• somewhat over a pound (we could have survived with less, but they were absolutely delicious) of medium-size Nicola potatoes from Tamarack Hollow Farm, scrubbed, boiled whole and unpeeled in heavily-salted water until barely cooked through, drained, halved, dried in the still-warm vintage Corning Pyrex Flameware blue-glass pot in which they had cooked, a couple tablespoons of rich Kerrygold Pure Irish Butter [with 12 grams of fat per 14 grams, for each tablespoon of butter; American butter almost always has only 11 grams, which makes a surprising difference in both taste and texture], seasoned with sea salt and freshly-ground black pepper, after which the potatoes were arranged on the plates next to the chops and the sauerkraut and sprinkled with homemade breadcrumbs made from the heel of a loaf of Orwasher’s ‘Righteous Corn Rye’ which had first been browned in a little butter with a pinch of salt
  • * we shared bottles of 2 different kinds of Bamberg Rauchbiere (more about both my own ancient and Barry’s more recent connection to that very special beer here, and here), Schlenkerla‘s ‘Fastenbier’ and ‘Urbock’, from Schaller & Weber
  • * the music was Vicente Martin y Soler and Lorenzo da Ponte’s delightful 1786 opera, ‘Il Burbero Di Buon Cuore’, Christophe Rousset conducting the Madrid Teatro Real Orchestra

spaghetti with tuna-caper-peperoncino sauce, parsley

Last night’s dinner represented a return to Italy, or at least one interpretation of Italy. While there were no fish stalls in the Greenmarket on Monday, again because of the weekend’s bitter cold, but I did manage to put fish on the table.

Three years ago I wrote this about this terrific dish, and except for the fact that I actually haven’t served it since, for reasons I can’t explain even to myself, I stand by every word:

This simple meal became a standard in our kitchen from the day I first tried it.  It follows a classic and delicious Mark Bittman recipe which can be put together entirely with ingredients normally always on hand, meaning it’s perfect for those times when the cook has not had a chance to get to a market of any kind.  Bittman describes the parsley ‘garnish’ as optional, and so the dish maintains my boast, but I can’t imagine not including what is the most common herb in the kitchen, if at all possible.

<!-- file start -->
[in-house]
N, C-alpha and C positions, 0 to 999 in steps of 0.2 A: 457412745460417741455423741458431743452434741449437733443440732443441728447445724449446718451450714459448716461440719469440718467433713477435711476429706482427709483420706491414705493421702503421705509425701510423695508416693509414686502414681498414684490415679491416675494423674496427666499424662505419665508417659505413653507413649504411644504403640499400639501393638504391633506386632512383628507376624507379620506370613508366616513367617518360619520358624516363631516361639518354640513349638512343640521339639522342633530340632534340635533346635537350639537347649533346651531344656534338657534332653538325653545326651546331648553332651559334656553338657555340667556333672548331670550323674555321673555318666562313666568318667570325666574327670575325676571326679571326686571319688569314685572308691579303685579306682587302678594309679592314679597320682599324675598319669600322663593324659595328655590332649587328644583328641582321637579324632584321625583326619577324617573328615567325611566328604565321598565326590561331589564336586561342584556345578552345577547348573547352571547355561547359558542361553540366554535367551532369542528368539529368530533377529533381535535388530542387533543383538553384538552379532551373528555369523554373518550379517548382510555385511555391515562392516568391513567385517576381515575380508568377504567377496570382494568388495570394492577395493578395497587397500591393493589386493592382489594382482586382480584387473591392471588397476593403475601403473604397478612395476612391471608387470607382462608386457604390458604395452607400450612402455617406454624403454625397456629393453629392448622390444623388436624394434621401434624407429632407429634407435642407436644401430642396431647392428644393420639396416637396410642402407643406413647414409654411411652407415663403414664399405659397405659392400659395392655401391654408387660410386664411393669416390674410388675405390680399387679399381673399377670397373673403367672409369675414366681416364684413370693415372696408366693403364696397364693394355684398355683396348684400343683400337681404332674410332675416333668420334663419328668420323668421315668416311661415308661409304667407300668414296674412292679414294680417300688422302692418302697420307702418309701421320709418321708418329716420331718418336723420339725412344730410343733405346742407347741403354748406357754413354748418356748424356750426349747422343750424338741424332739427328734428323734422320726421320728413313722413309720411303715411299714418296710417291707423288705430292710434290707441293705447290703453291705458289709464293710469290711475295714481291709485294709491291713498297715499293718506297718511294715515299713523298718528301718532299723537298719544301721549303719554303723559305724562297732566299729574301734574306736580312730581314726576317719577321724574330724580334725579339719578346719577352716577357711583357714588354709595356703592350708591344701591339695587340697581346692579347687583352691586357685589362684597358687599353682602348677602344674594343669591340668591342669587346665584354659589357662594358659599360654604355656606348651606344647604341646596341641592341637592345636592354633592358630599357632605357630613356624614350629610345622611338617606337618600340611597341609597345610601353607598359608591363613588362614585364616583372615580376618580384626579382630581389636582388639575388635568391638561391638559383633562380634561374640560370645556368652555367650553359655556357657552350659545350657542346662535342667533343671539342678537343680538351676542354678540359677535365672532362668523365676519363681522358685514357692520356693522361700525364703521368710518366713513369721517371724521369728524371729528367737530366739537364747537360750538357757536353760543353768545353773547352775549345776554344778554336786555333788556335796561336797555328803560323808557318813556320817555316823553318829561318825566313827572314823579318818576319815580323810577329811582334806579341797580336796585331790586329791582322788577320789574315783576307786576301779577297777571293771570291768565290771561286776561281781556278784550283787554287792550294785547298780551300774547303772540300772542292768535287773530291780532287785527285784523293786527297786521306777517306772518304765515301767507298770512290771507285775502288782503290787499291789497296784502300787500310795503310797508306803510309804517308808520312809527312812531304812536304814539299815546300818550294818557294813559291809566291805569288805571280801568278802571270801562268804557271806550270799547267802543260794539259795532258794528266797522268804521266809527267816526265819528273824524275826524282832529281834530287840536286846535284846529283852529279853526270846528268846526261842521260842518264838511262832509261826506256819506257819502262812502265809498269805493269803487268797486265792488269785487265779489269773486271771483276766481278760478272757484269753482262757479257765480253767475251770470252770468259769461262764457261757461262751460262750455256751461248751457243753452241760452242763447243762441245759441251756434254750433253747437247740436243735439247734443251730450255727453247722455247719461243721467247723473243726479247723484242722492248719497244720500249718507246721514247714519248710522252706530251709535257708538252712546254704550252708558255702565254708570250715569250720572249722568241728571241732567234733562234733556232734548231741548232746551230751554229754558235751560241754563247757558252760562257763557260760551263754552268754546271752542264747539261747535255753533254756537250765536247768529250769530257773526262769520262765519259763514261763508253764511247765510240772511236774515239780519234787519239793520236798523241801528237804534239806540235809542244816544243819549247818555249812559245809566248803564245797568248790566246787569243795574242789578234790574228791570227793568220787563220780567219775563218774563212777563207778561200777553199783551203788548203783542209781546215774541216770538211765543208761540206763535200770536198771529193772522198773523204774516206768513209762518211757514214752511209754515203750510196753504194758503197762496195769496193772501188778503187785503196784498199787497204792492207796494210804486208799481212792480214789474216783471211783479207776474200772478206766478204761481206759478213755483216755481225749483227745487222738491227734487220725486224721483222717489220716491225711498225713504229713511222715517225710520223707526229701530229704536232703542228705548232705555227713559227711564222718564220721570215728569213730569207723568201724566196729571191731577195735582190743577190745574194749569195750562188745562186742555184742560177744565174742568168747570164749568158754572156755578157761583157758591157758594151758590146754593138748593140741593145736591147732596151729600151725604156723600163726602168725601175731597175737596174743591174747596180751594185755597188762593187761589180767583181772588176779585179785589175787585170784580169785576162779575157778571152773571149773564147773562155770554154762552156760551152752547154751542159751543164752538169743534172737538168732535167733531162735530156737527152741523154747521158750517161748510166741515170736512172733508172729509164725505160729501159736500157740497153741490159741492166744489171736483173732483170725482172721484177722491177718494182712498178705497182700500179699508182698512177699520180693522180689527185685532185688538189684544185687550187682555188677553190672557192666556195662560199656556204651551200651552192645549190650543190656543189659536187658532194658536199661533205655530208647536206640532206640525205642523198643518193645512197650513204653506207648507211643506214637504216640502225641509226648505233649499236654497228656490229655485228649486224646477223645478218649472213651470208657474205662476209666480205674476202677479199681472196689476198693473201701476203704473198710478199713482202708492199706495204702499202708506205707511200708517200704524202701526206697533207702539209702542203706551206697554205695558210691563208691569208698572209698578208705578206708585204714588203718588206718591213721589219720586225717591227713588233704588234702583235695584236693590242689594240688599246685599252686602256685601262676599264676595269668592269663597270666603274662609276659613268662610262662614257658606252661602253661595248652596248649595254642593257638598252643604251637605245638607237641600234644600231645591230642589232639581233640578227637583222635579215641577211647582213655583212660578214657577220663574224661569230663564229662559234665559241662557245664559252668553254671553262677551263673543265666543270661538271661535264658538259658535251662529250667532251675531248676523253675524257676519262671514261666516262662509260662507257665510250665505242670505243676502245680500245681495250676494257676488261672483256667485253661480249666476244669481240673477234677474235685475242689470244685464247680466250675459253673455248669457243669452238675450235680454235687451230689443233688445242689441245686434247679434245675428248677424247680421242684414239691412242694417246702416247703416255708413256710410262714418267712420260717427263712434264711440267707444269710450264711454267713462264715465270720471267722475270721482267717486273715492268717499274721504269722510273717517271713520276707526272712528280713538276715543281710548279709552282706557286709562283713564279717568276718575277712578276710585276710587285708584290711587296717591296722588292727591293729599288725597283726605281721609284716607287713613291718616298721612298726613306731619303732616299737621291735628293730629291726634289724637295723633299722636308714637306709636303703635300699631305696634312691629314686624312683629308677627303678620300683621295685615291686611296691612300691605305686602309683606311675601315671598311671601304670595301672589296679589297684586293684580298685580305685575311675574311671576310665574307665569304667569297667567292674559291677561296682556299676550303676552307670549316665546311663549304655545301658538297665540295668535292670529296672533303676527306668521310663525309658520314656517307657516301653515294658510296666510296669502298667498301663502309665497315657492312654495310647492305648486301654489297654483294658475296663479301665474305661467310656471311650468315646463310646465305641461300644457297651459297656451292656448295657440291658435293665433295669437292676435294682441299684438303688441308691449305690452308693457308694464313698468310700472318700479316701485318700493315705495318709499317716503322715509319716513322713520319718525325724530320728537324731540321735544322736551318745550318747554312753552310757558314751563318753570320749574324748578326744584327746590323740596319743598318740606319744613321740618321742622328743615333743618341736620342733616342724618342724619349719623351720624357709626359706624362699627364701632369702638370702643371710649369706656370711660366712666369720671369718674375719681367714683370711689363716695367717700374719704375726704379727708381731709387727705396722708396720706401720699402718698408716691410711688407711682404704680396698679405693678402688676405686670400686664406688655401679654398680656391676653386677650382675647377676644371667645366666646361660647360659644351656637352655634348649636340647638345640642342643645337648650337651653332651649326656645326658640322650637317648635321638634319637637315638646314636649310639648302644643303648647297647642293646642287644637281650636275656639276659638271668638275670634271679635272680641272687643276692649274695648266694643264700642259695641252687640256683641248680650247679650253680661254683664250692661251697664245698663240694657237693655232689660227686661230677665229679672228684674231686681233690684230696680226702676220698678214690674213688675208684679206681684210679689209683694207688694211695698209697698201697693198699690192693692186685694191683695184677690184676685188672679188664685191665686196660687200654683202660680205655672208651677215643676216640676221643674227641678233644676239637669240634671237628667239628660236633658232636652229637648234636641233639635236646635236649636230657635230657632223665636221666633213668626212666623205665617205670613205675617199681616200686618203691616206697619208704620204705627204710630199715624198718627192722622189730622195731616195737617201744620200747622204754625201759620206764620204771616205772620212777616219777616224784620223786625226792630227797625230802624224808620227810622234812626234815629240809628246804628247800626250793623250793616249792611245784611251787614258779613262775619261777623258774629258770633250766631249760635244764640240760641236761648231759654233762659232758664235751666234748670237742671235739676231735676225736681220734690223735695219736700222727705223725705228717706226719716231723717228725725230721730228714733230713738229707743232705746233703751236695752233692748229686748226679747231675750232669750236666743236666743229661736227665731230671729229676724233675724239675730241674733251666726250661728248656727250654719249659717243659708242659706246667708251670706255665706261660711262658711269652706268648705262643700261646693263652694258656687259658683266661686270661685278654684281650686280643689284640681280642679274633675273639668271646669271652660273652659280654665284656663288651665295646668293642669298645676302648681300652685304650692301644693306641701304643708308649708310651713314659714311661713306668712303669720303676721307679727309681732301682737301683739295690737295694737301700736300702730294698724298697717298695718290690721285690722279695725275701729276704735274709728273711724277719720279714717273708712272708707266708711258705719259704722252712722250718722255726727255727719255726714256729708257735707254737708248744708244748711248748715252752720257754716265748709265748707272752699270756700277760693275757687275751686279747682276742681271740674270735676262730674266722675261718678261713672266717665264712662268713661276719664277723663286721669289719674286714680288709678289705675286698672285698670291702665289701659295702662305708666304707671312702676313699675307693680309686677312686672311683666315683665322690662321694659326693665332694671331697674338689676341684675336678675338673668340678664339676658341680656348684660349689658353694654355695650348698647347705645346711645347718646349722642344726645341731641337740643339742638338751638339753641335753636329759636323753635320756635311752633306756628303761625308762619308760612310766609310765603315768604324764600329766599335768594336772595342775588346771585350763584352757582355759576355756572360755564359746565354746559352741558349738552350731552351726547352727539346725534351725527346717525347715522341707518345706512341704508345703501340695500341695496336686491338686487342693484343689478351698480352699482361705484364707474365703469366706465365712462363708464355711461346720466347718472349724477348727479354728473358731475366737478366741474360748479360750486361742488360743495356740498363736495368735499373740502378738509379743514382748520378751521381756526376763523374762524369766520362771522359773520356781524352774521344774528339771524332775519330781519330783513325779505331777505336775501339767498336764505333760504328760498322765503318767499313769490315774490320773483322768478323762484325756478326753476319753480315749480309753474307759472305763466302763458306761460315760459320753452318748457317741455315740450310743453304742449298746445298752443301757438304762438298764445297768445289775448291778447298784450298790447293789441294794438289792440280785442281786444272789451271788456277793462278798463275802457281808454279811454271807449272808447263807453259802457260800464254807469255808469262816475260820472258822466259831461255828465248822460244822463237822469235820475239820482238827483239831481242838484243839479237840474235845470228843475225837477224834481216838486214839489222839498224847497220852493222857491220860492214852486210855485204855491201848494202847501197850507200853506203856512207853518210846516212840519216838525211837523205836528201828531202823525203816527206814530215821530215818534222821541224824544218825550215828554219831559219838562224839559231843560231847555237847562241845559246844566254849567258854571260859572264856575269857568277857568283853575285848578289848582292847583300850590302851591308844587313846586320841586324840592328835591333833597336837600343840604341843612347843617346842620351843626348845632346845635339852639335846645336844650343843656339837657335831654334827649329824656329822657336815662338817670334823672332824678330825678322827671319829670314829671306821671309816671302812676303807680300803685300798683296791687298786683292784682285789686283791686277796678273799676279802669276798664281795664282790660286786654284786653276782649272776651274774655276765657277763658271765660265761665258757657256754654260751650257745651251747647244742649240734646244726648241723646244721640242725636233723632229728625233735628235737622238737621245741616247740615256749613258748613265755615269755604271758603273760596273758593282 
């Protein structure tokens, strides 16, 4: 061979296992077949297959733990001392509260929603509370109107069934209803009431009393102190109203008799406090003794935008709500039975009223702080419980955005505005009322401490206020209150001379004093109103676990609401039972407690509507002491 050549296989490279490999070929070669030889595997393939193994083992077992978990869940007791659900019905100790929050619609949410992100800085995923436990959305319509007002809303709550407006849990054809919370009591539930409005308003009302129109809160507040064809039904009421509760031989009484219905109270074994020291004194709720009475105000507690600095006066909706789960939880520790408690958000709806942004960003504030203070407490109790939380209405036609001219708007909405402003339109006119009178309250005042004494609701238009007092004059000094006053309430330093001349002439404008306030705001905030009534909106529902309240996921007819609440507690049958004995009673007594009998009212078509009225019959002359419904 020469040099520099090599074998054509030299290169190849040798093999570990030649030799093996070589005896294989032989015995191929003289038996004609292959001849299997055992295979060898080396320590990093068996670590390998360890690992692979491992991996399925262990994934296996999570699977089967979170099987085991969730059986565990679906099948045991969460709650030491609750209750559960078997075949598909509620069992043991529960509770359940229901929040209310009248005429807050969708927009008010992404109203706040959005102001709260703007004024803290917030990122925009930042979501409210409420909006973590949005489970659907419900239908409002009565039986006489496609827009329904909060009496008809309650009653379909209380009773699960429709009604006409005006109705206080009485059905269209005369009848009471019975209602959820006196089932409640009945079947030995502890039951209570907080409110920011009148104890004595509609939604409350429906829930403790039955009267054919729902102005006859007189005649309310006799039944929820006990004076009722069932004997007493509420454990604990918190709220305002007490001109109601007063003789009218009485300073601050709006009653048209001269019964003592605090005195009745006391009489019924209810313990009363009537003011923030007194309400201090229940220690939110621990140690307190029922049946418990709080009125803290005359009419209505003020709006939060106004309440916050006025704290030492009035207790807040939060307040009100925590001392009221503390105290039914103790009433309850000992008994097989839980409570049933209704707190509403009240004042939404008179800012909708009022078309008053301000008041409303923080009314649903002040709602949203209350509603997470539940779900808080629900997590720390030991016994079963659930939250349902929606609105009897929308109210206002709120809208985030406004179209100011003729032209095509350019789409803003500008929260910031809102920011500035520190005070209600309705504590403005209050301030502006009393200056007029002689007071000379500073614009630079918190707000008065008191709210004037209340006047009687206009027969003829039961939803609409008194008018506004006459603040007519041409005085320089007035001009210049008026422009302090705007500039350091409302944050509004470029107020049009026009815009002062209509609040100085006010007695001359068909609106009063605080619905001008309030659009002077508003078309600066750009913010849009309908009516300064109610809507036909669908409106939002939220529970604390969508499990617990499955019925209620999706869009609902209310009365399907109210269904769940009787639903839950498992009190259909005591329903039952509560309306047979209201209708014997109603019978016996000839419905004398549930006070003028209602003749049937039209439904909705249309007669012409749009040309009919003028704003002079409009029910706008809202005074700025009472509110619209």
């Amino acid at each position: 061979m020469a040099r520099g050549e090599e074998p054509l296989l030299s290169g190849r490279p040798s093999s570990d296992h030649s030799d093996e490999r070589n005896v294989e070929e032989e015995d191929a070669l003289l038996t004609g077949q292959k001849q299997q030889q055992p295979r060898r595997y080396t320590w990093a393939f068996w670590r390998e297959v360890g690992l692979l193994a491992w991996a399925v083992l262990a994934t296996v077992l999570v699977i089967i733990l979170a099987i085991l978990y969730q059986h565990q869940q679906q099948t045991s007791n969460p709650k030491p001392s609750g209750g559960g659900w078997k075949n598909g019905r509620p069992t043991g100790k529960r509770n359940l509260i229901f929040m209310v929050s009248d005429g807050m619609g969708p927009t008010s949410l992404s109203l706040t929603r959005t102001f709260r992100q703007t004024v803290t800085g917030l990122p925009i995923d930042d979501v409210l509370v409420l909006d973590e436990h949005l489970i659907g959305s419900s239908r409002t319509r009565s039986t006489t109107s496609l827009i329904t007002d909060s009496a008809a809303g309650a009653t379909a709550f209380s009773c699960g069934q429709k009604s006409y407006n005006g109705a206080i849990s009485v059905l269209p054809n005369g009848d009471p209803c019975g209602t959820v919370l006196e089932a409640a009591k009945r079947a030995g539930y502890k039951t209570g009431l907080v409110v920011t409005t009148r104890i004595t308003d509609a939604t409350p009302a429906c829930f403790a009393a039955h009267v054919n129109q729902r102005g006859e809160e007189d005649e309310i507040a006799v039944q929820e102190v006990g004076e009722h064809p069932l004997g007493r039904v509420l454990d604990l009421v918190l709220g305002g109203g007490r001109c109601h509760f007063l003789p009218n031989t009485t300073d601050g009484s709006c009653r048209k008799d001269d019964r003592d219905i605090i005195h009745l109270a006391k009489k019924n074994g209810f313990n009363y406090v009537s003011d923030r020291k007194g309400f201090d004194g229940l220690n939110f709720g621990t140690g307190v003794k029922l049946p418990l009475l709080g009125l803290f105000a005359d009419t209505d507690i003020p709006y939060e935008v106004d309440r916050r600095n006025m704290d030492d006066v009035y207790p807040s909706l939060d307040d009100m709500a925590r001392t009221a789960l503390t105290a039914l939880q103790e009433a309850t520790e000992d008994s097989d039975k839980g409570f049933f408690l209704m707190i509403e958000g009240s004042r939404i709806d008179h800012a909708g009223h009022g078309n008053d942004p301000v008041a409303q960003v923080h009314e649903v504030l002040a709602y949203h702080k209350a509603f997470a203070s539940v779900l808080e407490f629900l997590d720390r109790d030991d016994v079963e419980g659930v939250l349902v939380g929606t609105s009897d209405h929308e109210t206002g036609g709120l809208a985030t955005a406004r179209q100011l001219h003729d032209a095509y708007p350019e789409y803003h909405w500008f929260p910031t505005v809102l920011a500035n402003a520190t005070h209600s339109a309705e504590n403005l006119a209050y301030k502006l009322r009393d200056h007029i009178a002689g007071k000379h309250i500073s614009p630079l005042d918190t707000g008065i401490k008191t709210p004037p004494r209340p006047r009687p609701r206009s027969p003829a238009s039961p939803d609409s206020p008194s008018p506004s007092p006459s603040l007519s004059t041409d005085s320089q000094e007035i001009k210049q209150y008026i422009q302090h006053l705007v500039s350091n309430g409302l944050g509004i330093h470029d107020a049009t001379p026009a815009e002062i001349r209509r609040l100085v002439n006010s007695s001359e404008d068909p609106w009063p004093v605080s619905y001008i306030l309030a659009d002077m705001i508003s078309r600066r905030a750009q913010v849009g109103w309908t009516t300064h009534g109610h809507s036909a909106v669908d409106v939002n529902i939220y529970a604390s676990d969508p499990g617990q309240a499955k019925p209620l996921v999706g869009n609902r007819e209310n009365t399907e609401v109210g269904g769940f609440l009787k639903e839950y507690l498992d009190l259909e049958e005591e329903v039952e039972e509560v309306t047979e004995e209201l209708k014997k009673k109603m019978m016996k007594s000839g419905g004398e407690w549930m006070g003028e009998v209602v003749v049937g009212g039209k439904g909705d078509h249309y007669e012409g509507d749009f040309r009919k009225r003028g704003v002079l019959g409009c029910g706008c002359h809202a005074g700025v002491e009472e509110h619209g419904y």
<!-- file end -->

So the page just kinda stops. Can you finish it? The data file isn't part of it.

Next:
• one medium roughly-chopped sweet yellow onion from Norwich Meadows Farm, stirred in a couple tablespoons of olive oil over a medium-high flame inside a large enameled cast iron pot until softened, followed there by a teaspoon of crushed dried Sicilian pepperoncino from Buon Italia, a generous amount of freshly-ground black pepper, 2 tablespoons of salted Sicilian capers, rinsed, and the contents of one 14-ounce can of Simpson Brands domestic (San Marzano-type) plum tomatoes, the tomatoes themselves first roughly chopped, the mixture cooked, stirring occasionally, until the tomatoes began to break up, the heat then lowered and the pot kept on the flame for 5 or 10 minutes more, then just before the pasta itself (8 ounces of Setaro spaghetti from Buon Italia), boiled barely al dente was added, 6 ounces of Portuguese Ás do Mar belly meat tuna in olive oil, already slightly flaked, slid into the sauce and mixed in, some reserved pasta water added and stirred in to ensure the pasta was not really dry, arranged in 2 shallow bowls, garnished with chopped parsley from Westside Market
  • the wine was an Italian (Calabria) red, Scala, Ciro Rosso Superiore, 2013, from Flatiron Wines
  • the music was Mozart’s 1772 ‘one-act dramatic serenade’, ‘Il sogno di scipione’, Ian Page condicting with the Classical Opera Company

herb-basted grilled goat rib; lemon-roasted white beet; kale

I had only cooked goat ribs once before. It was early August, and I wanted to avoid turning on the oven, so I managed to devise a scheme that would allow be to cook them on top of the stove. They were delicious, and it was a very simple process, so I repeated it last night.

The ribs looked great on the plate, the aroma was wonderful, and they were very tasty, but we were both disappointed that they were quite chewy (the meat definitely did not ‘fall off the bone’). I might have had more success had I kept them on the grill pan even longer than I did, but I don’t know for certain. Even allowing for the fact that goat is nowhere near as fatty as pork, or even veal or beef, I think I could do better next time if I approached the cooking differently.